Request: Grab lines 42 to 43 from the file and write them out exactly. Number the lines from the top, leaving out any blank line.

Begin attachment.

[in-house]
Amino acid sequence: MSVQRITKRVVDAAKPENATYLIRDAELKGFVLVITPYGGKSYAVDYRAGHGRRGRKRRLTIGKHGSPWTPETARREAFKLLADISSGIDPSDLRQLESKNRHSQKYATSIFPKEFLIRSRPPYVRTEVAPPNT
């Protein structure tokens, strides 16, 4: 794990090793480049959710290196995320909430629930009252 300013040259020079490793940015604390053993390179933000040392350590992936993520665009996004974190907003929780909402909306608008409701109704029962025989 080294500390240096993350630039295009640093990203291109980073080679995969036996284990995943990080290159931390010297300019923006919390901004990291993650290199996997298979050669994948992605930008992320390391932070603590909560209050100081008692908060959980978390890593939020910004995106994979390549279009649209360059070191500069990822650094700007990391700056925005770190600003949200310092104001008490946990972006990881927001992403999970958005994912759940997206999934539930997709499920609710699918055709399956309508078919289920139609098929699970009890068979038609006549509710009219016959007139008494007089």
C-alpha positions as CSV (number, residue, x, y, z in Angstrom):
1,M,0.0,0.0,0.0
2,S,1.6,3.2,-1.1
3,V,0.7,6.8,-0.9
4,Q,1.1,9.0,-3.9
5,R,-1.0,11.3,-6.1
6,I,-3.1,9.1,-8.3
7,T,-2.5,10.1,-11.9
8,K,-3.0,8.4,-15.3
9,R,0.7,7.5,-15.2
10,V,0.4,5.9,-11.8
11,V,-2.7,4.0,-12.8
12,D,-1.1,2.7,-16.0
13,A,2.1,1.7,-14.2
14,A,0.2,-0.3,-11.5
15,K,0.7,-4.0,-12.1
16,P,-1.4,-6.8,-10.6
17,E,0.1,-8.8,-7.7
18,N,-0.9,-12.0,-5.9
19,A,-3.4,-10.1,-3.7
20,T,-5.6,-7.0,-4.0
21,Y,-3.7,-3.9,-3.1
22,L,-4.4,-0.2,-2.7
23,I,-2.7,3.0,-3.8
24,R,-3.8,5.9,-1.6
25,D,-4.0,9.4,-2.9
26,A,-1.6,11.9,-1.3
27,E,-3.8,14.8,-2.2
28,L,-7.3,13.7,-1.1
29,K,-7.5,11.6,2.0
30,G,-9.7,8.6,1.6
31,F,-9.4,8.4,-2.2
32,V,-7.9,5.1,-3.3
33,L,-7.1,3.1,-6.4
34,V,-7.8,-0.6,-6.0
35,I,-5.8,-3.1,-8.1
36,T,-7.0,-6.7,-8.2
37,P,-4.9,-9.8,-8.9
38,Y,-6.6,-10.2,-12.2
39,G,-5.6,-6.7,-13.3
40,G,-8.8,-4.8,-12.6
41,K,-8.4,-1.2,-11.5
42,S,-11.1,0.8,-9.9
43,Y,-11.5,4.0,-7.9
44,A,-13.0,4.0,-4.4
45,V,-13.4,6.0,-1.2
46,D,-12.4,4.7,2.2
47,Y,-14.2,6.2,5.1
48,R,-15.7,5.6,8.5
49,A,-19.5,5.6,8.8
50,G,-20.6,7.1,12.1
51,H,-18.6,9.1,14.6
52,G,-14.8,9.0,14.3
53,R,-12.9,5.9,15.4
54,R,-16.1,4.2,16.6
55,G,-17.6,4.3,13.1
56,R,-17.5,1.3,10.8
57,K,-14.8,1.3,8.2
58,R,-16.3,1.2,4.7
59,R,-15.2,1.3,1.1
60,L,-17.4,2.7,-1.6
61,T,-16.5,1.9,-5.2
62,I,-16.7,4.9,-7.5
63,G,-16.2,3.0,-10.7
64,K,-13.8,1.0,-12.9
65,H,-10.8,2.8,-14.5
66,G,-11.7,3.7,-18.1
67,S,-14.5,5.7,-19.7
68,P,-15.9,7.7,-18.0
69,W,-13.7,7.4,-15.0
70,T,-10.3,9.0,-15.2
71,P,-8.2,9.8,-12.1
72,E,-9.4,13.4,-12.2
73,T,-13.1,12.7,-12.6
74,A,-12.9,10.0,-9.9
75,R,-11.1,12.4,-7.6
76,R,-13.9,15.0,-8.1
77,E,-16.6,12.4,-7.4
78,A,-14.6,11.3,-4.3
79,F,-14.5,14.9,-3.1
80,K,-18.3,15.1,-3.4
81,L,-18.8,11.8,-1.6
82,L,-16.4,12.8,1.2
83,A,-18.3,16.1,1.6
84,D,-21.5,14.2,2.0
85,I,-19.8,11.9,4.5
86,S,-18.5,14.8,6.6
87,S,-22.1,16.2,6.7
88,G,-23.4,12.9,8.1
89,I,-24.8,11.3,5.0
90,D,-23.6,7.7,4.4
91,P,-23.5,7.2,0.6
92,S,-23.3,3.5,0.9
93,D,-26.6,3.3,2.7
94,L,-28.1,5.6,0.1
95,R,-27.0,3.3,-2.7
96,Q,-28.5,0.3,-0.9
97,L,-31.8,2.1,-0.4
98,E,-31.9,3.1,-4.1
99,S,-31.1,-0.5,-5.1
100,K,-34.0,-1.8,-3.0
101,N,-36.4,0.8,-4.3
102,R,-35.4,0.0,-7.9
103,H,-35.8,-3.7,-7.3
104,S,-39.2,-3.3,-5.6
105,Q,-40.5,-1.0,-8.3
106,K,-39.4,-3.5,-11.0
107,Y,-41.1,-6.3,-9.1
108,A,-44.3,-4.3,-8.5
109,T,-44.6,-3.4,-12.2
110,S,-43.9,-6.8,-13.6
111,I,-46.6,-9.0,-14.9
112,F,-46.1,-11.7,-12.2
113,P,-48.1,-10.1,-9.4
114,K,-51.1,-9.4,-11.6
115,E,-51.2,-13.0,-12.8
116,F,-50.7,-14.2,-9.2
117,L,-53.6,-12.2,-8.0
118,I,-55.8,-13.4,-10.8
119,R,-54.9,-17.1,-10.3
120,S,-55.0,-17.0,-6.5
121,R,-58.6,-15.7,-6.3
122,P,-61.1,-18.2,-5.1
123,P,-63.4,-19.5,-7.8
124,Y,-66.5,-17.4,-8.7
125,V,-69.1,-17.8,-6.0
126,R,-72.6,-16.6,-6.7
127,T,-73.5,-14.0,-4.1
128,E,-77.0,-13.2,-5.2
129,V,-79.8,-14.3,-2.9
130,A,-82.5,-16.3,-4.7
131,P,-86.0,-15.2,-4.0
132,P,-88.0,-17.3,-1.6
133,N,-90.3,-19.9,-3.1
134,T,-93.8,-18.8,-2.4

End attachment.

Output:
38,Y,-6.6,-10.2,-12.2
39,G,-5.6,-6.7,-13.3